The Secret of Mme. Bonnard's Bath
nytheatre.com review by Michael Criscuolo
February 8, 2007
Playwright Israel Horovitz uses a unique historical incident as the starting point for his new play, The Secret of Mme Bonnard's Bath. In the 1940s, a napping security guard at a small French art museum awoke to find an old man applying fresh paint to a painting by the artist Pierre Bonnard. When confronted by the guard, the man revealed that he was Bonnard, and had had a new idea for this particular painting—almost 20 years after he originally finished it.
Thus, begins Horovitz's journey into the history of this respected but enigmatic painter. The Secret of Mme Bonnard's Bath juxtaposes the artist's turbulent personal life with the story of two modern day French art students, both with personal problems of their own, trying to solve the mystery of why Bonnard revisits this particular painting in the museum. Horovitz's play is full of fascinating historical details and whets one's appetite for more knowledge about Bonnard and his work. But, it rarely strikes any emotional chords with the audience, opting instead to take a distant intellectual stance. This may very well be a pitfall associated with placing a selfish and cowardly aesthete at the center of one's play.
Bonnard's storyline follows him across the years between 1908 and the 1940s, as his work begins to achieve notoriety. The play zeroes in on the painter's relationship with two different women: Marthe, his primary model and later his wife (she appeared in almost 400 of Bonnard's 500 paintings, mostly in the nude or in the bath); and Chaty, the love of his life. Bonnard tries to balance the demands of both women, and his work, without either of them knowing how he feels about the other. Meanwhile, in the present day, Luc and Aurelie, two art students at Villa Arson, the Ecole des Beaux Arts in Nice, are researching Bonnard for the final exam. When they discover that Bonnard's Young Women in the Garden is significantly different in person from its textbook likeness, they start investigating the artist's background, searching for clues as to why he would change this particular painting. But, Luc and Aurelie's friendship is complicated by long-hidden feelings they have for each other (and the fact that neither one of them is available).
Horovitz seems most interested in what makes Bonnard tick artistically. Typically, the artist is drawn to beauty and that which stirs his vision the most. Marthe fits this bill perfectly, and even though she's a sickly, depressing stick in the mud, Bonnard will do whatever it takes to keep her happy. He can't afford to lose his muse. This investigation into Bonnard's process might be interesting were it not for the fact that he is such an unlikable protagonist. Both pretentious and precious, he is also deceptive and self-involved. How else to describe a man who thinks of his longtime partner only as his "model," and refers to her as such to the woman he's allegedly really in love with? The emotional distance Bonnard maintains in his life is reflected in the script, keeping the audience at arm's length most of the time. The Secret of Mme Bonnard's Bath engages viewers more directly whenever Luc and Aurelie are on stage (they're much more emotionally open and available), but, alas, they are not given nearly enough time to leave a stronger mark.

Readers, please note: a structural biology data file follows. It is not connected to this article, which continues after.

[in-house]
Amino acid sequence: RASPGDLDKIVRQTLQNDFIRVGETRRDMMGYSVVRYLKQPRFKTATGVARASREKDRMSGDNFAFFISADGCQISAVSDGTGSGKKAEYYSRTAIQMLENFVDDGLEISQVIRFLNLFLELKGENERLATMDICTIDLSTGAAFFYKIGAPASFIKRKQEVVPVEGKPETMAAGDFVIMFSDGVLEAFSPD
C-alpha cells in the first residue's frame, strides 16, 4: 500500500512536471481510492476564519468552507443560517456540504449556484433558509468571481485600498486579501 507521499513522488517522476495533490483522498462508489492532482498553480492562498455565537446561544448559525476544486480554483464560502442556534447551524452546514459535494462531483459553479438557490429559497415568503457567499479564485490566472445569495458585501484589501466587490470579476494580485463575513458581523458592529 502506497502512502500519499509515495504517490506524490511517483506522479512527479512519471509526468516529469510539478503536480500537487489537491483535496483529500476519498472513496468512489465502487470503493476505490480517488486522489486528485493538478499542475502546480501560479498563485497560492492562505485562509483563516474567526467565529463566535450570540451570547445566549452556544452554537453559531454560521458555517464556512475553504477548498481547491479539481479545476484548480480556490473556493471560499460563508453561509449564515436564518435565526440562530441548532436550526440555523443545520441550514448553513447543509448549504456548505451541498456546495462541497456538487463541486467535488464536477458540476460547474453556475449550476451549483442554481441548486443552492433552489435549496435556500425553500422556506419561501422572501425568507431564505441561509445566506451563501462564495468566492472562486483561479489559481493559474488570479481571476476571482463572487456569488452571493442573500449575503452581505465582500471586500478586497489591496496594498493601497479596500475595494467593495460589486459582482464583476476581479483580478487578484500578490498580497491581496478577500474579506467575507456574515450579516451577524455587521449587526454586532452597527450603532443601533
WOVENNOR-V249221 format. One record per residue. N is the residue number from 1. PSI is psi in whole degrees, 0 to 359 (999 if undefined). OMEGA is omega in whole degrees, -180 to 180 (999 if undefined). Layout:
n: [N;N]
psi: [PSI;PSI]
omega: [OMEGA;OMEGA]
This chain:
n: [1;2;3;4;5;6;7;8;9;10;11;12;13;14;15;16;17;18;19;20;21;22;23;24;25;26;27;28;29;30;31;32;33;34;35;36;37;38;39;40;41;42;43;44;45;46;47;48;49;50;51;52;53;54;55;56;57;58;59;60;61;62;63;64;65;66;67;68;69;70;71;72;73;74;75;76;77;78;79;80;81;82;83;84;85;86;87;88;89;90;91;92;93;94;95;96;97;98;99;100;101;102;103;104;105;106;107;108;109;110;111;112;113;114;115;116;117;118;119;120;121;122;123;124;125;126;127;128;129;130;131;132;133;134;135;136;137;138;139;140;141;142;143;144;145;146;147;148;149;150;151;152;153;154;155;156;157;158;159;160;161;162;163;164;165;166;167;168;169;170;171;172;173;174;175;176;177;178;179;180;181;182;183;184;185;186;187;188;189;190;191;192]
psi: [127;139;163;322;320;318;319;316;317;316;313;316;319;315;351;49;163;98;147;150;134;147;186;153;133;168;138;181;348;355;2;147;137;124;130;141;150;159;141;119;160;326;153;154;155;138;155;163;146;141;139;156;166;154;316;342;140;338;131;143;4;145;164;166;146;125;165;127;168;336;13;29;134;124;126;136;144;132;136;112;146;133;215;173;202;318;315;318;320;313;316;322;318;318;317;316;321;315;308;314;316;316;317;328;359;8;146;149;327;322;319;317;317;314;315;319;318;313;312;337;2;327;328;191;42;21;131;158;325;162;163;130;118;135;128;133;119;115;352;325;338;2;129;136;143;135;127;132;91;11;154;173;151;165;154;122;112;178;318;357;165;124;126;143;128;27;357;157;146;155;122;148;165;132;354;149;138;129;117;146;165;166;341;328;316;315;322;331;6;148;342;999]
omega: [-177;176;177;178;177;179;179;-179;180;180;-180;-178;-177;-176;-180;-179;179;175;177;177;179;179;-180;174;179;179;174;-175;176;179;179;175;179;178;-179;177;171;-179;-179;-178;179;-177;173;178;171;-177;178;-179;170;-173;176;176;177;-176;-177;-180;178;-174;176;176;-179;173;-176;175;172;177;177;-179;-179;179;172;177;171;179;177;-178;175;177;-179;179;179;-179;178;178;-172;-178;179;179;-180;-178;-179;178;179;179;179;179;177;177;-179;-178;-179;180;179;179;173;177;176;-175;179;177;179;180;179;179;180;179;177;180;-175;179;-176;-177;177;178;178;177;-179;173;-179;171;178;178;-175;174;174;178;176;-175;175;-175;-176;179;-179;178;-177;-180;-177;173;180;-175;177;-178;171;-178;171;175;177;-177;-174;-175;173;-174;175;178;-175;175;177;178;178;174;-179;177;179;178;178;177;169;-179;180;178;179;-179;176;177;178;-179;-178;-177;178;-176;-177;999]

John Shea, a likable and dependable actor, does the best he can to make Bonnard palatable, but the script undoes him. Stephanie Janssen fares much better in a trio of important roles—Aurelie, Marthe, and Chaty—bringing warmth and empathy to all three, and making each one different from the others. Michael Bakkensen rounds out the cast with a splendid turn as Luc, and does nicely with a number of smaller parts, as well.
Horovitz does a good job directing his own work, emphasizing the humor in it, keeping the pace up and transitioning well from one scene to the next. But, ultimately he cannot make Bonnard engaging enough to hold the audience's attention.
If nothing else, though, The Secret of Mme Bonnard's Bath serves as an intriguing calling card for the new producing arm of Horovitz's long-standing New York Playwrights Lab. It will be interesting to see what the other members of the lab, including the prolific Horovitz, spring on theatergoers next.